4.3 The Transvaal, bankrupt, had been annexed by Britain in the late 1870s, while later it wanted and fought successfully for independence, which came following the so-called ‘First War of Freedom’ in 1882. David Forbes senior had been an associate of the Transvaal’s first president, Pretorius, and with his uncle by marriage Alexander McCorkindale had obtained many farm areas via Pretorius wanting to open the Transvaal to a wider white presence.
4.4 The second page of Spring‘s letter indicates clearly that raising revenue was not the purpose of the introduction of the three-fold pass system, that collecting the money and remitting it was a nuisance, but that it had to be done as part of the duties of a JP and the other authorised persons identified by Spring. But in spite of this, the correct value of the stamp to be placed on the pass to certificate its authenticity in the case of the first two kinds of pass was, he indicates, printed in all Almanacs, that is calendars that also provided a range of basic official information. The revenue was irrelevant, the system was a nuisance, but the activity was important enough to be printed in official information sources. Its importance lay, consequently, in the apparatus of requirement, certification, authorisation and completion of the administrative and bureaucratic requirement, directed towards information-gathering about and regulation of movements of people. And is this concerning the movements of some people or all people?
4.5 In Spring‘s letter, the first category of foreign passes, which cost 1/-, is specified as concerning the movements of ‘Kaffirs’, a term which at the time did not have a particularly racist connotation although it most certainly does now. It is likely that Spring was using it to mean people who were Xhosa or perhaps any black person from outwith the Transvaal. Regarding the second category of pass, which was available free, Spring’s description of it is directed towards ‘Natives’, which term he appears to be using in two overlapping senses. One is to indicate that they were black and so the contrast is within an unarticulated ‘European’ or ‘white’; while the second implies that they were native to the Transvaal, that they belonged there and presumptively that is why they did not need to pay for a pass. Interestingly, the third kind of pass, the district pass, does not have a category of people specified requiring this, because tacitly it was obvious to Spring and his addressee and did not need to be explicitly stated.
5. What happened next?
5.1 Resentment about the British annexation increased not least because of its imperial expansionism more generally in southern Africa. The so-called First War of Freedom or first Boer War between the Transvaal and the British imperial presence started in December 1880 and ended in March 1881. The Pretoria Convention was ratified in October 1881 by the Transvaal Volksraad. This did not fully reinstate Transvaal independence but kept it under British suzerainty. In 1884, the Pretoria Convention was superseded by the London Convention which gave full independence and self-government, although still with some British control of foreign relations. It also gave guarantees of Swaziland independence. But soon the Transvaal cast its eye on Swaziland and sought to extend its existing interest into annexation and control including by re-negotiating the border.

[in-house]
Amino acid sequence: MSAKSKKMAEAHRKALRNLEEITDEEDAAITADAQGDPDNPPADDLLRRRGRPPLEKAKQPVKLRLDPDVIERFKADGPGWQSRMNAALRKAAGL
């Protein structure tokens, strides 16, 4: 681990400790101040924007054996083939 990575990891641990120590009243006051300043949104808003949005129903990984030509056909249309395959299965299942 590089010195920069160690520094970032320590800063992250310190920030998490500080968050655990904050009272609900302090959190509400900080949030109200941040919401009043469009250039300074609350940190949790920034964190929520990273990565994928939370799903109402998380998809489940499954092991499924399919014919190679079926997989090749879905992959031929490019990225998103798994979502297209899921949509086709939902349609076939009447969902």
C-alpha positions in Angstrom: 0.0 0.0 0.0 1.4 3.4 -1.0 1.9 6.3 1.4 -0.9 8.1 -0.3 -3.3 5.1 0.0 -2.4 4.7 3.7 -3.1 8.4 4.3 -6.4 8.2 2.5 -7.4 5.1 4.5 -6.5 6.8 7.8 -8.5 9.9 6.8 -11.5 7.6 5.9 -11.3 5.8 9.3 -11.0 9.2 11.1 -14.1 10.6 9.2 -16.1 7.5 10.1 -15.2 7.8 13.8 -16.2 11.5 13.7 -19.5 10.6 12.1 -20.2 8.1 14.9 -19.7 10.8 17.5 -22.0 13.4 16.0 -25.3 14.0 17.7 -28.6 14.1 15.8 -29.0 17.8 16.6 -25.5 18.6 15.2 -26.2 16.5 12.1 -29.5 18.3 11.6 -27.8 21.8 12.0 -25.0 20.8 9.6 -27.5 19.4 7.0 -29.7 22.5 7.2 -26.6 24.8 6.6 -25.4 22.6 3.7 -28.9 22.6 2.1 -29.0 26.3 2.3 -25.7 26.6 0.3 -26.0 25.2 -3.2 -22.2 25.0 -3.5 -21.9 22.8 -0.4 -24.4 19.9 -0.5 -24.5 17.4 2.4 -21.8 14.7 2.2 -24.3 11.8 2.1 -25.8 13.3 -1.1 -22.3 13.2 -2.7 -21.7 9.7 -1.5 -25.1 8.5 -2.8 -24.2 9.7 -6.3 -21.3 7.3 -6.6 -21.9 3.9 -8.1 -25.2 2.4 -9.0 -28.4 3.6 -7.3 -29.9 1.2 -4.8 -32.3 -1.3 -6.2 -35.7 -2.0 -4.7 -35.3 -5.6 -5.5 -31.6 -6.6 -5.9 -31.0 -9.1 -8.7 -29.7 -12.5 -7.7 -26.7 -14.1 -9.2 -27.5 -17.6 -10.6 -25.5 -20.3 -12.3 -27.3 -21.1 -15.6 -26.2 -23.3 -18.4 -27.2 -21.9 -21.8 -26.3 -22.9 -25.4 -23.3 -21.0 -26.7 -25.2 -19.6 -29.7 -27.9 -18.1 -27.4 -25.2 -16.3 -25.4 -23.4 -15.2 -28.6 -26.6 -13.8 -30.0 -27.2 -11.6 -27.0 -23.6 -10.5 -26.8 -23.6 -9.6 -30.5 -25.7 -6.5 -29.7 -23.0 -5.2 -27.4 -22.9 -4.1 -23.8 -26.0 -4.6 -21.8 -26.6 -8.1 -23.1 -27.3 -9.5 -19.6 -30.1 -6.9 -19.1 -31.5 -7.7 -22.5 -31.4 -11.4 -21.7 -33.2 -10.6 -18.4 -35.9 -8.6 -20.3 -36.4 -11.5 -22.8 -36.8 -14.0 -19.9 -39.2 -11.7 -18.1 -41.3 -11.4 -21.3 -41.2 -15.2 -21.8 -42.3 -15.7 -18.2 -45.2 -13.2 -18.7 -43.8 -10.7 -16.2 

5.2 What of the pass system as in Spring’s letter?
5.3 The Boer Voortrekkers took a kind of pass system with them when they went to Natal and Transvaal. In 1866 a Transvaal Pass law was passed, where any black person outside an allowed area without a pass from an employer, magistrate, missionary, field cornet or chief could be arrested. In 1870 ‘Shilling Passes’ had to be signed by an employer or chief, mainly regarding movements to the diamond fields. In 1875, a pass to go to the Free State costing £2 had to be signed by a Free State official or an employer. In 1877 Britain relaxed the Transvaal pass laws. The 1880 system with its increased regulatory intent is not widely known; and while passes most certainly continued to exist in the Transvaal, there are only the scrappy ‘any body’ signed examples in the collections worked on in WWW research up to the time of day South African War 1899–1902, so its fate as a system is a matter for further investigation.
6. Useful reading
Breckenridge, K., 2008. Power without knowledge: Three nineteenth century colonialisms in South Africa. Journal of Natal and Zulu History, 26(1), pp.3-30.
Denoon, D., 1980. Capital and Capitalists in the Transvaal in the 1890s and 1900s. The Historical Journal, 23(1), pp.111-132.
Frankel, P. (1979). The Politics of Passes: Control and Change in South Africa. The Journal of Modern African Studies, 17(2), 199-217. Retrieved January 27, 2020, from www.jstor.org/stable/160715.
Levy, N., 1981. The state, mineowners and labour regulation in the Transvaal, 1887-1906. In Collected Seminar Papers. Institute of Commonwealth Studies (Vol. 27, pp. 24-35). Institute of Commonwealth Studies.
Posel, D., 2001. Race as common sense: Racial classification in twentieth-century South Africa. African Studies Review, 44(2), pp.87-114.
Smalberger, J.M., 1976. The role of the diamond-mining industry in the development of the pass-law system in South Africa. The International Journal of African Historical Studies, 9(3), pp.419-434.
Suzman, A., 1960. Race classification and definition in the legislation of the Union of South Africa-1910-1960. Acta Juridica, p.339.
Swanson, M.W., 1976. “The Durban System”: roots of urban apartheid in colonial Natal. African Studies, 35(3-4), pp.159-176.
Van Der Merwe, D., 1989. Not slavery but a gentle stimulus: Labour-inducing legislation in the South African Republic. JS Afr. L., p.353.
Van Sittert, L., 2014. Writing on skin: The entangled embodied histories of black labour and livestock registration in the Cape Colony, C. 1860-1909. Kronos, 40(1), pp.74-98.
Watson, R.L., 1980. The Subjection of a South African State: Thaba Nchu, 1880–1884. The Journal of African History, 21(3), pp.357-373.
Last updated: 30 January 2020